THE Nielsen family took a step back in time this week when they visited the Bundaberg and District Historical Museum.
Dad Lee and his daughter's Renee, 11, Amy, nine, Kayla, seven and Brooke, five, got a look at the past at the museum located in Bundaberg's Botanic Gardens.
"I think the girls all liked different aspects of it," Mr Nielsen said.
"The ladies there were very nice and put on some things for them to do, like colouring."
Mr Nielsen said the girls especially liked being able to play with an old typewriter.
"I was surprised they were allowed to touch something like that," he said.
"The staff encouraged the girls to touch and look at a lot of the old stuff."
He said that from cameras to whips and blacksmith's buggies, there was plenty to see in the museum.
"The school exhibit they had was pretty good," he said.
"They had the rules for female teachers in 1915, which was interesting."
Among the rules for the teachers were not being allowed to get married during the contract, having no male friends, starting the fire by 7am so the classroom would be warm by 8am and a requirement to wear at least two petticoats no higher than two inches above their ankles.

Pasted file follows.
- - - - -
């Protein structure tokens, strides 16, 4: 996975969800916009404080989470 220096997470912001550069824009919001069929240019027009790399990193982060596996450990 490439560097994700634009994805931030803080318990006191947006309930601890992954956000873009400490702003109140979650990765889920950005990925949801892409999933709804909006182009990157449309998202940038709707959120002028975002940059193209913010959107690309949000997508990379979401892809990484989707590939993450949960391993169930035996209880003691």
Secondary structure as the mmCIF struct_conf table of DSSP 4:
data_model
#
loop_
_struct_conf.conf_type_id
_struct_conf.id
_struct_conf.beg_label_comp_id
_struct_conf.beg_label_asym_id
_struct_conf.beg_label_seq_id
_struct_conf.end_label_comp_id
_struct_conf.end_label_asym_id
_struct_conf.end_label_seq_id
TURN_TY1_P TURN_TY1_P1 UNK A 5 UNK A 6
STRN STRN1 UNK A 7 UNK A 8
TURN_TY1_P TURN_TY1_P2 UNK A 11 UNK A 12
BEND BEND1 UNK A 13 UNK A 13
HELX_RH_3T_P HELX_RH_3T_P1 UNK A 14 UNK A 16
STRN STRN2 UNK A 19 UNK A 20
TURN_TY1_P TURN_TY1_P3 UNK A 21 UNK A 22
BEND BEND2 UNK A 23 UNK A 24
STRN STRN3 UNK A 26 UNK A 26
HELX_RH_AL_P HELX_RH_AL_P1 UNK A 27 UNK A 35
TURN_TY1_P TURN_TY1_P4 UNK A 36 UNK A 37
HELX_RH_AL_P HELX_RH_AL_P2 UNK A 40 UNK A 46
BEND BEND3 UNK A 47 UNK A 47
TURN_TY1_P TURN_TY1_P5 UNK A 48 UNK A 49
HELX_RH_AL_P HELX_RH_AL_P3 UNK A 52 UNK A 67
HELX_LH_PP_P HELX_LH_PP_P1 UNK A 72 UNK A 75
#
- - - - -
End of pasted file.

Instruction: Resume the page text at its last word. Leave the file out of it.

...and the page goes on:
"It was a different culture back then," Mr Nielsen said.
"It's a lot different so that was quite fascinating."
Mr Nielsen said the family found plenty of interesting items.
"I think it's got something for everyone," he said.
"I think a lot of older people would like going and seeing things and saying, 'Oh, I remember that'."
The Bundaberg and District Historical Museum can be found in the Bundaberg Botanic Gardens, near Cafe 1928
The Bundaberg and District Historic Society was founded in 1969 and aims to conserve and preserve the history of Bundaberg and its district
The museum has more than 3000 photos of local businesses, buildings, schools, and other Bundaberg sites
The complex is open seven days from 10am-4pm